Immigrants, Diversity, and Medical History

Curcuma_longa_-_Köhler–s_Medizinal-Pflanzen-199

Franz Eugen Kohler, kohler’s Medizin-Pflanzen Courtesy Wikimedia Commons

North America is filled with Immigrants

Although our pioneer forebears all came from somewhere else, we Americans  often consider ourselves to be the greatest in the world at everything. But as our population diversifies, we have learned that we are not.

I go in for complementary medicine. Massage. Meditation.  Acupuncture and Qi Gong. So I perked up when I read the following article. BIO-PIRACY: WHEN WESTERN FIRMS USURP EASTERN MEDICINE. Raj Choudhury and Tarun Khanna, Harvard Business school professors, examine the history of herbal patent applications, and challenge the stereotype that Western firms are innovators, while emerging markets are imitators.

Carmen Nobel, senior editor of Harvard’s Working Knowledge, begins her July, 2014 article: “In May 1995, two scientists at the University of Mississippi were granted an American patent for the use of turmeric to treat flesh wounds. Soon thereafter, an Indian research organization won a lawsuit challenging the novelty of the patent. As it turned out, Indians had been using turmeric as a wound ointment for thousands of years. The United States Patent and Trademark Office revoked the patent in 1997. Patents are supposed to be novel, but patent offices know little about the novelty of herbs.

I sprinkle turmeric and cinnamon on my family’s cereal. I take a daily turmeric capsule. Along with eating copious amounts of fruits and veggies, I swallow black elderberry syrup for coughs, and drink green tea.

I hope that these mysteries help my health. What are your favorite home remedies?

World War II and The Shanghai American School

U.Mich Peony Garden

Mysterious Builder of Seattle Landmarks at the University of Michigan Peony Garden

 

 

 

 

 

 

     Mike and I traveled  to the impressive University of Michigan in early May to join a reunion of the Shanghai American School (SAS) —  part of the conference, “China Between Two Worlds.”

Hans Pederson died when I was one month old. My mother remarried when I was two. We left Seattle, and so the mystery of the noted builder who was my father grew for the next 70 years. My new “Dad” took us to China where he was an agent for the Standard Oil Company.  As well as Seattle history, the “Mysterious Builder” describes my Far Eastern early childhood in Shanghai, Honolulu, and Manila, along with Dad’s attempts to do business there during the turmoil of the pre and post-war World War II years.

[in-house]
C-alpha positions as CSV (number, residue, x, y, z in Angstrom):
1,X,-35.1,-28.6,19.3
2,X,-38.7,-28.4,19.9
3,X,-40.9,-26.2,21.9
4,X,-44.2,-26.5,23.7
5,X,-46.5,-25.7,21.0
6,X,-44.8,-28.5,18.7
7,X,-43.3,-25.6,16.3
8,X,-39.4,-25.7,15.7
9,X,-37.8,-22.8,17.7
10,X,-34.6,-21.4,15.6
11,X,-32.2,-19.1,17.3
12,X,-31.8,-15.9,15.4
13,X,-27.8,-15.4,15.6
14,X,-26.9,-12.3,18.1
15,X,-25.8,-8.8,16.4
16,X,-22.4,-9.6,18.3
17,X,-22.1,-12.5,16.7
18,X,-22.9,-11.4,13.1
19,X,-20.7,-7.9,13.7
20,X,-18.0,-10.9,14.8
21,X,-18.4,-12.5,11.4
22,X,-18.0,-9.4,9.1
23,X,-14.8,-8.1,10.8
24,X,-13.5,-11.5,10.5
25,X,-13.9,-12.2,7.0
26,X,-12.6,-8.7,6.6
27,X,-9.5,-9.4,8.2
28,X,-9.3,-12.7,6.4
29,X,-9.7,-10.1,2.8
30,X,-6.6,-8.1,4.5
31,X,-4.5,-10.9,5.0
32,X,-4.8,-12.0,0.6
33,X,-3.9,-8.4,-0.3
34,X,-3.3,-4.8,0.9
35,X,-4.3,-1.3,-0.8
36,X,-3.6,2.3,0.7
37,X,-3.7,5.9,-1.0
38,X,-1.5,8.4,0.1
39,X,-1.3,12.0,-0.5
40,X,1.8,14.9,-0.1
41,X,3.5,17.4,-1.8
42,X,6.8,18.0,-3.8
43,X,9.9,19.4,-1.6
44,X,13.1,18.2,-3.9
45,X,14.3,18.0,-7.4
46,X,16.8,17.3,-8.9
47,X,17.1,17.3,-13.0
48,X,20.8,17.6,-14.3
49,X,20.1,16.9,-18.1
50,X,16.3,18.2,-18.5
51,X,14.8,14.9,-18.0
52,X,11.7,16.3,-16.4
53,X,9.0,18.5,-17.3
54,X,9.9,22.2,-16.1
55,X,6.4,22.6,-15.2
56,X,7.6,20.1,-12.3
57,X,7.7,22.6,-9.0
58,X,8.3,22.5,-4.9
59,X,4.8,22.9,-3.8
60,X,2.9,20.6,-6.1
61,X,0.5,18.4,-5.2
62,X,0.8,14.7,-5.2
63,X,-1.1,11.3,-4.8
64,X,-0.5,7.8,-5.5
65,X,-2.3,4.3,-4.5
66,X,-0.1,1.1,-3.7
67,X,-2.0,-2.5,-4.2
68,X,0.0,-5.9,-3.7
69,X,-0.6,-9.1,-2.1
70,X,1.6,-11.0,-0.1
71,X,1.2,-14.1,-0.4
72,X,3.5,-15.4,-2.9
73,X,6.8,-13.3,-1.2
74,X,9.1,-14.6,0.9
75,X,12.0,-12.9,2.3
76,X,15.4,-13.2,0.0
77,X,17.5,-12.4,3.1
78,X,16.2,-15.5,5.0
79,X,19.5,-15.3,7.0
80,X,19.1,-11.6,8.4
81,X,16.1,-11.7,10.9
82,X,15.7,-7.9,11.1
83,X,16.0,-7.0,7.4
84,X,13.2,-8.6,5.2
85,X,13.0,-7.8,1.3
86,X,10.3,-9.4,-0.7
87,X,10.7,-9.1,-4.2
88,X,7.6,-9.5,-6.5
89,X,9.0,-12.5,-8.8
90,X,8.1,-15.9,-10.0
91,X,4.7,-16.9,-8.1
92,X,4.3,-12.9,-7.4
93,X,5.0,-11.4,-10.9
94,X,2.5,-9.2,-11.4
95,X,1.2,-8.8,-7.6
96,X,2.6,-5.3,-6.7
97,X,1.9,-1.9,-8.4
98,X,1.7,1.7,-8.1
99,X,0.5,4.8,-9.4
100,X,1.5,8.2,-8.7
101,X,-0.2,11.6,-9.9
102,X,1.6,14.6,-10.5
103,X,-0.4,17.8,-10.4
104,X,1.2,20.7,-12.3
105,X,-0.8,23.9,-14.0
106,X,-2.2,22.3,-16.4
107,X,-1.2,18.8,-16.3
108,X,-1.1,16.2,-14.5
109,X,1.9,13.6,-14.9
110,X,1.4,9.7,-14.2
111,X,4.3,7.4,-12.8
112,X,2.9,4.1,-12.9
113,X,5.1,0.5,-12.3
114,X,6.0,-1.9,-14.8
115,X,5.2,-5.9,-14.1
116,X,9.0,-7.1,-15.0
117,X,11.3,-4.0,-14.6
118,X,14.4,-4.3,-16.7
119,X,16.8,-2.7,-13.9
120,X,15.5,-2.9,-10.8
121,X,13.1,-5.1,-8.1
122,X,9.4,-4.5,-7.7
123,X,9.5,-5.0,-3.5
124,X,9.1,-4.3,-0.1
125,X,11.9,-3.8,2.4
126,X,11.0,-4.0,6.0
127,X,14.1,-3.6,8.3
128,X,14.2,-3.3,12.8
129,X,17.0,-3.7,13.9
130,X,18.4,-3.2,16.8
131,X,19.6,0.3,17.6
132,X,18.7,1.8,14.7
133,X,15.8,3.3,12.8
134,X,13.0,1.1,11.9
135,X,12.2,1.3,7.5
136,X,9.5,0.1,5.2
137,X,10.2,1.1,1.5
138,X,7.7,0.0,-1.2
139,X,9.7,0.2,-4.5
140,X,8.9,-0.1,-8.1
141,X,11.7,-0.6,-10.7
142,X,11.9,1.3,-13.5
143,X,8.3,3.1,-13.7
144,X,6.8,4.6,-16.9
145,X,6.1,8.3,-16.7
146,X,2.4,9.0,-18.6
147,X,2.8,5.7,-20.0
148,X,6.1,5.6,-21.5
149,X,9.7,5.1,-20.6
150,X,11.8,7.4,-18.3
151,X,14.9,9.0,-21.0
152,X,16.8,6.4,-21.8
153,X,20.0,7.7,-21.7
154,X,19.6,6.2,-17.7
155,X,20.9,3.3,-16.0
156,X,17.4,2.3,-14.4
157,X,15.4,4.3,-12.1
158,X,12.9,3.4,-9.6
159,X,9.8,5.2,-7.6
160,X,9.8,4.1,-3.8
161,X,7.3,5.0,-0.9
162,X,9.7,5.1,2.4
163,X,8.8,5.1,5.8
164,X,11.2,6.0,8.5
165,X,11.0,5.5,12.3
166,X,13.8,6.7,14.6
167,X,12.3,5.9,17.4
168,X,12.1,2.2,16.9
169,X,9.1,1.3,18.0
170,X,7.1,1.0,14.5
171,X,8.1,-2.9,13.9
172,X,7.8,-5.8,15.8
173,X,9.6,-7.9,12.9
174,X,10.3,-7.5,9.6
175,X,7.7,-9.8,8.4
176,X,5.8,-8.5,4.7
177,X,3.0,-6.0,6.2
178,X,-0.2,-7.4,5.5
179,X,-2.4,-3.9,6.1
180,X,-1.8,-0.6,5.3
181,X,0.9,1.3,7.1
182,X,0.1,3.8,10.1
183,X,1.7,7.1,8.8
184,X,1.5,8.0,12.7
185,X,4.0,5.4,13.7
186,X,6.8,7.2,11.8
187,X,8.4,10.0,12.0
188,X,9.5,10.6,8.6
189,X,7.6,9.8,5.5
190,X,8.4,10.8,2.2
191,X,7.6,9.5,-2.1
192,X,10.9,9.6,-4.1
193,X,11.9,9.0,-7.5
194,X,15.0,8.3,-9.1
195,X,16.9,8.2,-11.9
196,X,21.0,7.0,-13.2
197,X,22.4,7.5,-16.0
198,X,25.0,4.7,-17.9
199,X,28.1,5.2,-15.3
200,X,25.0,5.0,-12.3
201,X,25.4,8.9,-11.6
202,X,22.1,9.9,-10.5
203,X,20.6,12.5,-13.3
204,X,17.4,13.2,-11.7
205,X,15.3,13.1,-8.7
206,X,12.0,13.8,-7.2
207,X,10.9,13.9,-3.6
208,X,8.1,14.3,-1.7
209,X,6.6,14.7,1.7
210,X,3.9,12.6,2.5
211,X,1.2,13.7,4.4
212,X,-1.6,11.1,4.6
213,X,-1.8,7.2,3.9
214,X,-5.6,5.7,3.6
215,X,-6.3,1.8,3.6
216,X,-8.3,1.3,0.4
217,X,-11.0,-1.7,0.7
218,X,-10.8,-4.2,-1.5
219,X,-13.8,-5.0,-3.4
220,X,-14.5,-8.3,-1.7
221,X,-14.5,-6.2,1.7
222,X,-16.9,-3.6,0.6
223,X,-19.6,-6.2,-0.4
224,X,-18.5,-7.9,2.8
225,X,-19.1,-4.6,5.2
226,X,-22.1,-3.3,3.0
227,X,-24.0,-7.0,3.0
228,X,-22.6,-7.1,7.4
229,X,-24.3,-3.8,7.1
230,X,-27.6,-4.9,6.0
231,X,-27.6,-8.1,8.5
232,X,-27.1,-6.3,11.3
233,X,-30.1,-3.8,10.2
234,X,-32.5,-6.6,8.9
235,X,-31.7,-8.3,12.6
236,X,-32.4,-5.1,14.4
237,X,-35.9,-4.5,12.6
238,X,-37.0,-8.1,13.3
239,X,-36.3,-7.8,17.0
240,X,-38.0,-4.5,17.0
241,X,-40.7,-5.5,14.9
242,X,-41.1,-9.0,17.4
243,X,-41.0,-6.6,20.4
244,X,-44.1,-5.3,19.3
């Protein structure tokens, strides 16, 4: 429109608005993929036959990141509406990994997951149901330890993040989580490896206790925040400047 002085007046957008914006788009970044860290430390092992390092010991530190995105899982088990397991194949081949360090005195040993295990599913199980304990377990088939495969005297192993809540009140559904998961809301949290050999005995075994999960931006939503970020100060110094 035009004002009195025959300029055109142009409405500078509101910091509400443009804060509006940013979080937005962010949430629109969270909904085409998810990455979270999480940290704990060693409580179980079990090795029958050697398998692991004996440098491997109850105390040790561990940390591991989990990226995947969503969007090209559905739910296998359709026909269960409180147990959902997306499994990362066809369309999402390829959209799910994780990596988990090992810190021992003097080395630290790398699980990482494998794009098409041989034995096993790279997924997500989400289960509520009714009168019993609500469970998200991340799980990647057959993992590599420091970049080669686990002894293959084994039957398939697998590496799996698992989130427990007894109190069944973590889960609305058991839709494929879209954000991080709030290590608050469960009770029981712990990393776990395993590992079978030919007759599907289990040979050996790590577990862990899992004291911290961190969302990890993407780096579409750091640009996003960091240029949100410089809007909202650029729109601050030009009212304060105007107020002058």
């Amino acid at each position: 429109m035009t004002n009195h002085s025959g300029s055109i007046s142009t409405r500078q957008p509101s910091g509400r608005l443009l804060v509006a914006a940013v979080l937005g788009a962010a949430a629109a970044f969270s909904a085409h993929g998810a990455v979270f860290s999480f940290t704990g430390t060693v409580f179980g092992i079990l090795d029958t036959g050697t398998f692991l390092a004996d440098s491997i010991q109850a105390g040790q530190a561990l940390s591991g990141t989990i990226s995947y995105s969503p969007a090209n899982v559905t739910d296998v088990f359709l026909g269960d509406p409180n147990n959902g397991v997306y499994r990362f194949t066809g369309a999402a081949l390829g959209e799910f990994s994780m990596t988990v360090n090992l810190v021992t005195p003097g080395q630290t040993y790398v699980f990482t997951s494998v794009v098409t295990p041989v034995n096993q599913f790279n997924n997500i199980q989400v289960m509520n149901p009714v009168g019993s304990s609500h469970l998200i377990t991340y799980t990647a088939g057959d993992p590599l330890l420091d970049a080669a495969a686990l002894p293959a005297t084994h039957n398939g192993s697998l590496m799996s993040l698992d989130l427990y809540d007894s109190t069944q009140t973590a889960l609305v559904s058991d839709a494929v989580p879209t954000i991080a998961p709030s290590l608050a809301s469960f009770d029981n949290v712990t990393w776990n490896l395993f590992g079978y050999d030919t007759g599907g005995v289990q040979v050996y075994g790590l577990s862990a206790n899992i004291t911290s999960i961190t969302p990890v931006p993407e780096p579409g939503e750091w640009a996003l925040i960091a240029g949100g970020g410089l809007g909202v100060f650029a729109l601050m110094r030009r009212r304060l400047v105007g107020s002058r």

The Michigan conference described “China Between Two Worlds” partly through the memories and photographs of American expatriate families —the missionaries, doctors, and businessmen in China between 1927 and 1949; years that bridged the Chiang Kai Sheck and  Mao Tse Tung regimes withWorld War II in between.  We, the children of these families, had all lived in China. We had lived those photos. We had felt that sense of straddling two cultures.

Such freedom we had. Missionaries upcountry had put their children on the train for Shanghai to board at the Shanghai American School sometimes at the tender age of nine. My husband, a day student at seven, roamed freely around Shanghai with his older brother, jumping over sampans on the Whangpo River. I, however, a five-year old girl, stayed with my amah. Conscious of her bound feet, I never ran away from her, because she never could have caught me.

Most business families were evacuated from Shanghai as we were in 1939, and most expatriates as well by the time the Japanese bombed Pearl Harbor on  December 7, 1941. The Shanghai American School closed from 1941 to 1946. It was another story for the missionary families in smaller cities upcountry. Some of them were interred in Japanese Prison Camps.

Japanese cruelty towards the Chinese was legendary. Brutality, in fact, was a part of Japanese military training. But one or two people at our reunion had filtered out the cruelty and remembered basically happy childhoods in prison camp, even though they were always hungry.

European and American prisoners organized their camps into rotating teams with specific jobs. With plenty of teachers around, the children had good schooling. They fielded sports teams and put on plays. They always invited their captors to sit in the front row. A few western camps run by Japanese consular officials, were seemingly able to maintain discipline without excessive cruelty.

And so we learned, sometimes there is light within the darkness.

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